Review: ‘The Good Dinosaur’
BY BURL BURLINGAME / Special to the Star-Advertiser
The arrival of a new Pixar film is always a reason for celebration, and indeed, there are many moments of terrific humor and scenes of staggering visual beauty in “The Good Dinosaur.” It is a good time at the movies.
‘THE GOOD DINOSAUR’
But it is not a great time. “The Good Dinosaur” lacks something that previous Pixar projects have had by the bucket — soul. It’s as if a committee of soulless corporate drones seized control of this film early on and did their best to suck the life and breath out of it, sacrificing the giddiness of imaginative artistry for the bottom-line market.
It feels dumbed-down, and dumbed-down hard. Suspects? Likely, the bean counters at Pixar’s partner, Disney.
Take the title. It doesn’t even make sense, although it’s safely innocuous. It is clearly the product of a committee hive-mind, stringing together marketable buzzwords.
Arlo, the youngest of a family of long-necked brontosaurii, is pretty much a bad dinosaur, although he tries to be good. The big dinos spend their days growing and storing corn for the winter. (This all occurs some eons after the Killer Asteroid misses the planet, a plot twist that is played up big in the advertisements, but is only a passing joke in the movie.)
The fact that they’re storing up for the “winter” indicates perhaps that Pixar/Disney have decided that dinosaurs are warm-blooded.
Anyway, Arlo is shrimpy (for a long-neck), stumble-footed, clumsy, and afraid of almost everything. His big brother and sister are the stars of the family. Does the comparison make Arlo either good or bad?
Things go south for Arlo when he’s swept downriver by a flash flood. Far from home, he befriends a savage, feral human child, who acts like a dog. Together, they walk back to Arlo’s family farm, meeting other dinosaurs along the way, some of which are “good” dinosaurs (meaning, they don’t want to eat you) and some of which are “bad” dinosaurs (carnivores!).
As a plot line, walking back to the farm is more of a straight line. No, it’s more a plod than a plot.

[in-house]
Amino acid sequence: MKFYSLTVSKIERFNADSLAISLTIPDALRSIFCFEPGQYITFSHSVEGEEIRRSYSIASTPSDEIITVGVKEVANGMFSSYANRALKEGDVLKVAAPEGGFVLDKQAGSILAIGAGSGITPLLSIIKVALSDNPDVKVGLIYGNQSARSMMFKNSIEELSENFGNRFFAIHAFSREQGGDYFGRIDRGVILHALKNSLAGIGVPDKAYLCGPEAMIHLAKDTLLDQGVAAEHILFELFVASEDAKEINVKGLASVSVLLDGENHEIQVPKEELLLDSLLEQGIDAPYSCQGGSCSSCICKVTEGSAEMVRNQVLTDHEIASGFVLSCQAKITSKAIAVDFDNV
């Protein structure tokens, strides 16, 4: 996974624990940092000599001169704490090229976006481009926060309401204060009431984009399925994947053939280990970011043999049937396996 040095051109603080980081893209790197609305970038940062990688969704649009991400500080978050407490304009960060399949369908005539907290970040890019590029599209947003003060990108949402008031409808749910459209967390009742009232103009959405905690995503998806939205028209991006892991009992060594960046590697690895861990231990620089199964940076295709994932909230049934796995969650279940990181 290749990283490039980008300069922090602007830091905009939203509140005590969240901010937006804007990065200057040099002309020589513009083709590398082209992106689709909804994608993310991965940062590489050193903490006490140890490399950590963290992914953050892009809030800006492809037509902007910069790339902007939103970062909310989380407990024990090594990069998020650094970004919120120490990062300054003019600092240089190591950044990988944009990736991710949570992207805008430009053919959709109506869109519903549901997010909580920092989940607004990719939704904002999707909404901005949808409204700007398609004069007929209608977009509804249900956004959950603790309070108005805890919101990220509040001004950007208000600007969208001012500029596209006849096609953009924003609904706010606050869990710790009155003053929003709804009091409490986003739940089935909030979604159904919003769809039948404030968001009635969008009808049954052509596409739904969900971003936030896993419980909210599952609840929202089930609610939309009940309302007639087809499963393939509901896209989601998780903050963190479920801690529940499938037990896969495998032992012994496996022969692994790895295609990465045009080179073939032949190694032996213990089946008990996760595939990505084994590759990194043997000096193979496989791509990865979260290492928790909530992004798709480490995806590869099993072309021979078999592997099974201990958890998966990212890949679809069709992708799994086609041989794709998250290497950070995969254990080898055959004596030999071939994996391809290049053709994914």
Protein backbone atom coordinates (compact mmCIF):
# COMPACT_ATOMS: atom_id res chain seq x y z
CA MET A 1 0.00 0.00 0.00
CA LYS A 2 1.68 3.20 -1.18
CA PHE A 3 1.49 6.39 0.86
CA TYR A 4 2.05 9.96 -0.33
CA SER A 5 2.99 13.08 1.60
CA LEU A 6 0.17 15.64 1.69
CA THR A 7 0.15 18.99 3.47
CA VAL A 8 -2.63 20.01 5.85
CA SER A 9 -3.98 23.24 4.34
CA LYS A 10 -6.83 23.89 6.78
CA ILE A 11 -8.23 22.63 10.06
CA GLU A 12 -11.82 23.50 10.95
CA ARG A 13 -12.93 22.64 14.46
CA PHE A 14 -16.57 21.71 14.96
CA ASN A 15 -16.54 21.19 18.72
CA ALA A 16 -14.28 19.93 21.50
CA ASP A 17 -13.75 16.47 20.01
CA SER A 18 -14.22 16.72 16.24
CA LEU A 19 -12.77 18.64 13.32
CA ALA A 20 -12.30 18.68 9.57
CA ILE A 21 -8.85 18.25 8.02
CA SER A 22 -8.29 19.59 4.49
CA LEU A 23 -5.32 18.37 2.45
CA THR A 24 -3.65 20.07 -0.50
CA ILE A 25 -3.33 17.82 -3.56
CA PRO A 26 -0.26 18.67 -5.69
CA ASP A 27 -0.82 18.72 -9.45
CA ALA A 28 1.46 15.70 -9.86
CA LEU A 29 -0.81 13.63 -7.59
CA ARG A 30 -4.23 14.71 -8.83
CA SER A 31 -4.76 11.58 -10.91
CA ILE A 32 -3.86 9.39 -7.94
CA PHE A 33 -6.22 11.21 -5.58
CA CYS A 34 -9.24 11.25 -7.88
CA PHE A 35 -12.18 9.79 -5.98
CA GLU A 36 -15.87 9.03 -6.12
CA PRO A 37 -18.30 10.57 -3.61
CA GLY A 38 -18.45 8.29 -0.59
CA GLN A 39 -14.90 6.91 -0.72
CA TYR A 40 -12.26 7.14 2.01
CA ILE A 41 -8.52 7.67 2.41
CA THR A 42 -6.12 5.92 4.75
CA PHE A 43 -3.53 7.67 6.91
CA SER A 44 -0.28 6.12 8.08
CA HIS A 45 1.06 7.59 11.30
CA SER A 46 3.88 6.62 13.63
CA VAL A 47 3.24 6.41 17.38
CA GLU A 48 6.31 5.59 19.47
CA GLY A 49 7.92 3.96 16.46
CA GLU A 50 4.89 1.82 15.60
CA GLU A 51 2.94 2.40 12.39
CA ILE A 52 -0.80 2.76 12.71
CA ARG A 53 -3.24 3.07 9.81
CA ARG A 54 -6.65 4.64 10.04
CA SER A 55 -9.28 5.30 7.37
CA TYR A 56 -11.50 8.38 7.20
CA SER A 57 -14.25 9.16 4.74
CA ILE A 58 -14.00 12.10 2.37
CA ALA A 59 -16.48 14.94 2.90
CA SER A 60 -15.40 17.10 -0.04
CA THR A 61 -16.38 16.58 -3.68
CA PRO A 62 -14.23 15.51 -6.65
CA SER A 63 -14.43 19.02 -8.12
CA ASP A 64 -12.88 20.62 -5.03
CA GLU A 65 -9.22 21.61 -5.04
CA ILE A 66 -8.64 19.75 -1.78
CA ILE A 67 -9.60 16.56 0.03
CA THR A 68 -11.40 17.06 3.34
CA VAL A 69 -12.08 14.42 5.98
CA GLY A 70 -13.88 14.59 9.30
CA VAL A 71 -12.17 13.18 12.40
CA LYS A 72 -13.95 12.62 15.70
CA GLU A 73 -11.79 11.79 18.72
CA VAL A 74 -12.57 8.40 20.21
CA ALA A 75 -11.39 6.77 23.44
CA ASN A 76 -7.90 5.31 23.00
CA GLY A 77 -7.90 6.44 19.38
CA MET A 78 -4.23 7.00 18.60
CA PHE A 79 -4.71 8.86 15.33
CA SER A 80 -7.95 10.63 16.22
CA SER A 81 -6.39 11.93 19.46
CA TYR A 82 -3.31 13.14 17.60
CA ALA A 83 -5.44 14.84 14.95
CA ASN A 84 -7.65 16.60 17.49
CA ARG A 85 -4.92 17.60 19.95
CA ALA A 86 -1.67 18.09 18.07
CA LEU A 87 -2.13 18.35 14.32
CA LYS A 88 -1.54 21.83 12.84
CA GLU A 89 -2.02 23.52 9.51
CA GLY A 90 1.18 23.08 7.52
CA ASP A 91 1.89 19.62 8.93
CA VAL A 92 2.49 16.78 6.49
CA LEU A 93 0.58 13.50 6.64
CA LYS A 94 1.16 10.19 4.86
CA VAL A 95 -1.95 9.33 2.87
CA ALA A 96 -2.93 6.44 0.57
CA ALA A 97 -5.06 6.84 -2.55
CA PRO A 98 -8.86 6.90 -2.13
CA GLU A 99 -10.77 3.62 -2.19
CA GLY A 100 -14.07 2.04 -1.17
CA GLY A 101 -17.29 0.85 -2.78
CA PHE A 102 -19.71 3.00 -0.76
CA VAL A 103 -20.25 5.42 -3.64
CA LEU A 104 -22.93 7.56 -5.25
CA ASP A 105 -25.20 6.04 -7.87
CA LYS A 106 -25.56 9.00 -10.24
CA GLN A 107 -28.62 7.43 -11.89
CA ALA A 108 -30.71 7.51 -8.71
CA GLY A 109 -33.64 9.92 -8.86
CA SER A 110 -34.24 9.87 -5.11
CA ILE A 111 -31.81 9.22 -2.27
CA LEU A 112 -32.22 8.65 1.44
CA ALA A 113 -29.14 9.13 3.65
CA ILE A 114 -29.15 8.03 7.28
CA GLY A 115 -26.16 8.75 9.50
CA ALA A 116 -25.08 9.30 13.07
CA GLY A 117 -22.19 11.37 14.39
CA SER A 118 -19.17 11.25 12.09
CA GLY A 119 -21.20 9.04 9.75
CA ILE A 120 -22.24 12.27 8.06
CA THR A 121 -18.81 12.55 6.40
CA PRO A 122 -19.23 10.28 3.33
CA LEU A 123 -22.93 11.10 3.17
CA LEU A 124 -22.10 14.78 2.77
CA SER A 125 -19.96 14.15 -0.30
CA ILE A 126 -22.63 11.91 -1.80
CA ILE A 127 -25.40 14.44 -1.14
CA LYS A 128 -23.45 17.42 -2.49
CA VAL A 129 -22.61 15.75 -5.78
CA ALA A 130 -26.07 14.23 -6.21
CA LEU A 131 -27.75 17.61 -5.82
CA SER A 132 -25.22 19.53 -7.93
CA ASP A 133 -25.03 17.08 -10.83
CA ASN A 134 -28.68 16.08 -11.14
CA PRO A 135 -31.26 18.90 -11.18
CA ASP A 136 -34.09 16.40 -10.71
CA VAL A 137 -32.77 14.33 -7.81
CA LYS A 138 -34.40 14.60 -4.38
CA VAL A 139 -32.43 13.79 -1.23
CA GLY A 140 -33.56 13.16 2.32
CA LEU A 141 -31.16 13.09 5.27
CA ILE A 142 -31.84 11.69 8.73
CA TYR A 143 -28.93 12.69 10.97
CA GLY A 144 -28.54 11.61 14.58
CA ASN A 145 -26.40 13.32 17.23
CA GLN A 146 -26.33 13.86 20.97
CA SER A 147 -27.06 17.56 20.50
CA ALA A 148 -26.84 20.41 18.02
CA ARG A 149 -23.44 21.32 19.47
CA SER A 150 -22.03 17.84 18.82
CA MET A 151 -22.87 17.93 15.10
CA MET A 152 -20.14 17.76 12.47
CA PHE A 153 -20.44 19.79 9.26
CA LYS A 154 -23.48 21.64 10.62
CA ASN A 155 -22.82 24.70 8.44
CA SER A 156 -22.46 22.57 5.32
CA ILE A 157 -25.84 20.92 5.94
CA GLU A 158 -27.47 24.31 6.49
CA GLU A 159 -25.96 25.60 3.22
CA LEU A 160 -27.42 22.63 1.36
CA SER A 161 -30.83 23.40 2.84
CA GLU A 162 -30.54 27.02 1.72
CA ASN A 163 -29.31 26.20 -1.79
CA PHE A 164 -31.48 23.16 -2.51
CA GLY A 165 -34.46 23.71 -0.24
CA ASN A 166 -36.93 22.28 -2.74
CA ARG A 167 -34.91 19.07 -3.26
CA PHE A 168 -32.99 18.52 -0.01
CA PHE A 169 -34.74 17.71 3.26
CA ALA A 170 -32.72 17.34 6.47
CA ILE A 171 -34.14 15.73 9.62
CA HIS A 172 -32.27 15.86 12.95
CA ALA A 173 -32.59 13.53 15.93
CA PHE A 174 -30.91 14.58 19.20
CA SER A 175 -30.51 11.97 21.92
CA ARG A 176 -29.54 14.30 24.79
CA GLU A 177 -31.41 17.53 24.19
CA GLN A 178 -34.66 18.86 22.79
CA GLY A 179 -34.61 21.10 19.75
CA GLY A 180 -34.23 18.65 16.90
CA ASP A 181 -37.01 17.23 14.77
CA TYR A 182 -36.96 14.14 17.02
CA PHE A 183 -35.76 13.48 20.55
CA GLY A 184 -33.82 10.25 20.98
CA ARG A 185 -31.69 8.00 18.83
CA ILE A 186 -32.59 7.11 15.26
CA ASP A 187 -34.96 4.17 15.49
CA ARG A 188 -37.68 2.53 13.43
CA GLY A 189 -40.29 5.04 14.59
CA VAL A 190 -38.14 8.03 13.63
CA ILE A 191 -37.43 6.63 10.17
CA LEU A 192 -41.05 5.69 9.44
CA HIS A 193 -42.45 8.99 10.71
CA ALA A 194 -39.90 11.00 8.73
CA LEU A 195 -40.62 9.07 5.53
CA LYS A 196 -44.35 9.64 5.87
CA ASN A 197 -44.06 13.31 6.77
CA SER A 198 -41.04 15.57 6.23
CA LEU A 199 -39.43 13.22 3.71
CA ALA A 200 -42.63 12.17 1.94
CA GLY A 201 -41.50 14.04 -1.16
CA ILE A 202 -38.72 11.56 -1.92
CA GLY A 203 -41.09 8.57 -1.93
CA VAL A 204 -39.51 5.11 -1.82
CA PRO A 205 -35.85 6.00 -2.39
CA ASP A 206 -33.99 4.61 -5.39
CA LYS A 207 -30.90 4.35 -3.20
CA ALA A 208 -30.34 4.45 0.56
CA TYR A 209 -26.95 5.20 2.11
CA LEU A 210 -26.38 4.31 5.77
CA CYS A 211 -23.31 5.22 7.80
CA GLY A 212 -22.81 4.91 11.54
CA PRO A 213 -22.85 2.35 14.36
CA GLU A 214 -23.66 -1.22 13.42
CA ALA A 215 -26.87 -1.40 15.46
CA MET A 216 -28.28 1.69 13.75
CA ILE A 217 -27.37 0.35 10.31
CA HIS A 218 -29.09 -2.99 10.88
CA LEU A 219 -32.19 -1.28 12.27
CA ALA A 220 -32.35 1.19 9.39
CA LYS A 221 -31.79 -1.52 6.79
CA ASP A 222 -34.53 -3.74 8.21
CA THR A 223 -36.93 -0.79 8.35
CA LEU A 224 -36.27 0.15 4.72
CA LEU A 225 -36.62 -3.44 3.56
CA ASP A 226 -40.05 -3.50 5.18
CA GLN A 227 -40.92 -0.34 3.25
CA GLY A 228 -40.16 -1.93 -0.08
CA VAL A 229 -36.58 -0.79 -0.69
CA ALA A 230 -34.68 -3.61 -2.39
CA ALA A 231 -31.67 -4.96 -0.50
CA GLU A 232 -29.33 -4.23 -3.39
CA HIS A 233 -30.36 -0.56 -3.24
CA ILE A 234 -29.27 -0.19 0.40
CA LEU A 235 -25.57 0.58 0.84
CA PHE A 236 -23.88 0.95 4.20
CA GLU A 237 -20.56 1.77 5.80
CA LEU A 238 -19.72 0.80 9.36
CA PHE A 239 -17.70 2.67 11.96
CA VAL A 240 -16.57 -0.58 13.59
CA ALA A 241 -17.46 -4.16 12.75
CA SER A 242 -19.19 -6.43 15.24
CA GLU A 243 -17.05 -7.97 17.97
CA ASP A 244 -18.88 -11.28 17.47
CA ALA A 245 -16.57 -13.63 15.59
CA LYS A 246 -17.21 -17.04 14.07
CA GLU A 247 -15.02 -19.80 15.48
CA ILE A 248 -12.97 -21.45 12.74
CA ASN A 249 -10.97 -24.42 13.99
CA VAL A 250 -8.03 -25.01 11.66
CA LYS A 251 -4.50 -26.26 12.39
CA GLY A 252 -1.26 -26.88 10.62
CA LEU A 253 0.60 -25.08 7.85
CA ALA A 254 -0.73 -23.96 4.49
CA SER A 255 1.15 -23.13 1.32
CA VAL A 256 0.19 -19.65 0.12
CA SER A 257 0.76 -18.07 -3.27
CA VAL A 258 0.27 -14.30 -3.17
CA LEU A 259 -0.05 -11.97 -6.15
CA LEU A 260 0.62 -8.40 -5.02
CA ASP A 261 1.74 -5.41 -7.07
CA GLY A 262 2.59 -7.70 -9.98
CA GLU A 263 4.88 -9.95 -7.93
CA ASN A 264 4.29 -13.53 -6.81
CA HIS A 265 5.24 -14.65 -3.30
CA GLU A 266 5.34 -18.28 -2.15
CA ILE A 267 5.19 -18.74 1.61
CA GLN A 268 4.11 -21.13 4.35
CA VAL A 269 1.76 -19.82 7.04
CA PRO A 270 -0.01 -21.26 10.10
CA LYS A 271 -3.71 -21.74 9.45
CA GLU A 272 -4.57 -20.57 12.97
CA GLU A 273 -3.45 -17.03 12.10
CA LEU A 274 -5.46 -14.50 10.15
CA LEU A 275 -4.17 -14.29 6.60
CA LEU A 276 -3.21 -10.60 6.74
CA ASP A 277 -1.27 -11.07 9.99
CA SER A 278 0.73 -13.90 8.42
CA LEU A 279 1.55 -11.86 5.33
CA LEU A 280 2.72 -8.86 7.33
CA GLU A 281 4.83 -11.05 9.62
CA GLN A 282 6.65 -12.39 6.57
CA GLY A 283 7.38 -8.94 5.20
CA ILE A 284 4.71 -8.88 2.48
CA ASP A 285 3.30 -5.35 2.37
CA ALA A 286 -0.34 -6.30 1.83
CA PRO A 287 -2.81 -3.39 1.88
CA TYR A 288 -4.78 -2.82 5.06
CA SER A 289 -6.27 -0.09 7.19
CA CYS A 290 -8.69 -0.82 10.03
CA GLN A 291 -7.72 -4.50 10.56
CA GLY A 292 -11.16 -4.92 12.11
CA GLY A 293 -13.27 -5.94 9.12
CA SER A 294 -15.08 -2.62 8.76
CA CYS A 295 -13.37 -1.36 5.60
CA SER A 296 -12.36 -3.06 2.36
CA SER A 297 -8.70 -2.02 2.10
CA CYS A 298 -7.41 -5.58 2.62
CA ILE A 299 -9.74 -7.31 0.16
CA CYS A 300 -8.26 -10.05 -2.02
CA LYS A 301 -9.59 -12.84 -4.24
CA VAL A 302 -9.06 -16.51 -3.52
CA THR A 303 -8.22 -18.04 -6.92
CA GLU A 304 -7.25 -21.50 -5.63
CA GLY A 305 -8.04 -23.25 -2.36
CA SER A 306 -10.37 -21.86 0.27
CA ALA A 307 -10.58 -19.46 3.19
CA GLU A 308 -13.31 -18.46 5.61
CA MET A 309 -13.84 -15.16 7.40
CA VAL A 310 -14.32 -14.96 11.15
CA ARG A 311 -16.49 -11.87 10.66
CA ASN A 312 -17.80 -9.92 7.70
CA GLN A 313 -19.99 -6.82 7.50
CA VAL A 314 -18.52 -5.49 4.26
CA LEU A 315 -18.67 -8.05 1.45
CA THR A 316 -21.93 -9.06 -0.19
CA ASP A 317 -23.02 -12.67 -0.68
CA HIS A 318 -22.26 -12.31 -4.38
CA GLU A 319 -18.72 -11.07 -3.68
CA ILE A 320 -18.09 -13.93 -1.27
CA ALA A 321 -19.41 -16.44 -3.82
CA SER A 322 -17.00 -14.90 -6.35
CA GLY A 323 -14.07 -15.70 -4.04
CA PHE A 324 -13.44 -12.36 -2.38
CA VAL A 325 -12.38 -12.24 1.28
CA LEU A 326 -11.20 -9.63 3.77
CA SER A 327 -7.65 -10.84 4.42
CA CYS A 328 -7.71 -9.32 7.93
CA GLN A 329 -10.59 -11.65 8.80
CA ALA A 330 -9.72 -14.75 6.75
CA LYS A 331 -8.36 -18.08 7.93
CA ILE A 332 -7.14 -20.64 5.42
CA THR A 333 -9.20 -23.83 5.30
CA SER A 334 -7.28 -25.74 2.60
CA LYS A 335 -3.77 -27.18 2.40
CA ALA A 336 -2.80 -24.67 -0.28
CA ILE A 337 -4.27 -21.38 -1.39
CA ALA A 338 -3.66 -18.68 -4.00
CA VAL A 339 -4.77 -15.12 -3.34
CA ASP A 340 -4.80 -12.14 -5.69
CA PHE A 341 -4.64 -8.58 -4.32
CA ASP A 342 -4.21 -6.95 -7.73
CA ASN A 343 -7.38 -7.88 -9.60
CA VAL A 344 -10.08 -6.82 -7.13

So how is this different from any of the umpteen “Ice Age” movies? It’s not, except that it has a mighty marketing machine filling its sails. One of the truly horrible things about “The Good Dinosaur” is the design of Arlo and his brontosaur family — they look like wax toys from a third-rate zoo. Next to the other creatures on the screen — including the humans — they’re jarringly out of place, design-wise. But they look smoothly perfect for popping cheap toys out of plastic.
Another crucial difference between “Ice Age” and this film is the frantic dance they make bystepping the notion of eating other animals. The carnivores in “Good Dinosaur” are bullies and sometimes scary, but they might as well be snarfing down prehistoric kale for all the bloodthirstyness they exhibit. In “Ice Age,” however, getting through the day and not getting eaten is a major theme.
“The Good Dinosaur” has many gorgeous moments to look at, but that beauty is all on the surface. While I can certainly marvel at the realistic computerized water in a movie, I don’t go to the movies to marvel at computerized water. The cleverness, creative joy and sense of engagement present in earlier Pixar films is missing here.
Exactly a century ago, artist Winsor McCay drew the first animated cartoon, featuring a dinosaur named Gertie. Gertie, even today, is awesome to see. It’s been a hundred years, for goodness sake, and Gertie is still the queen of the jungle.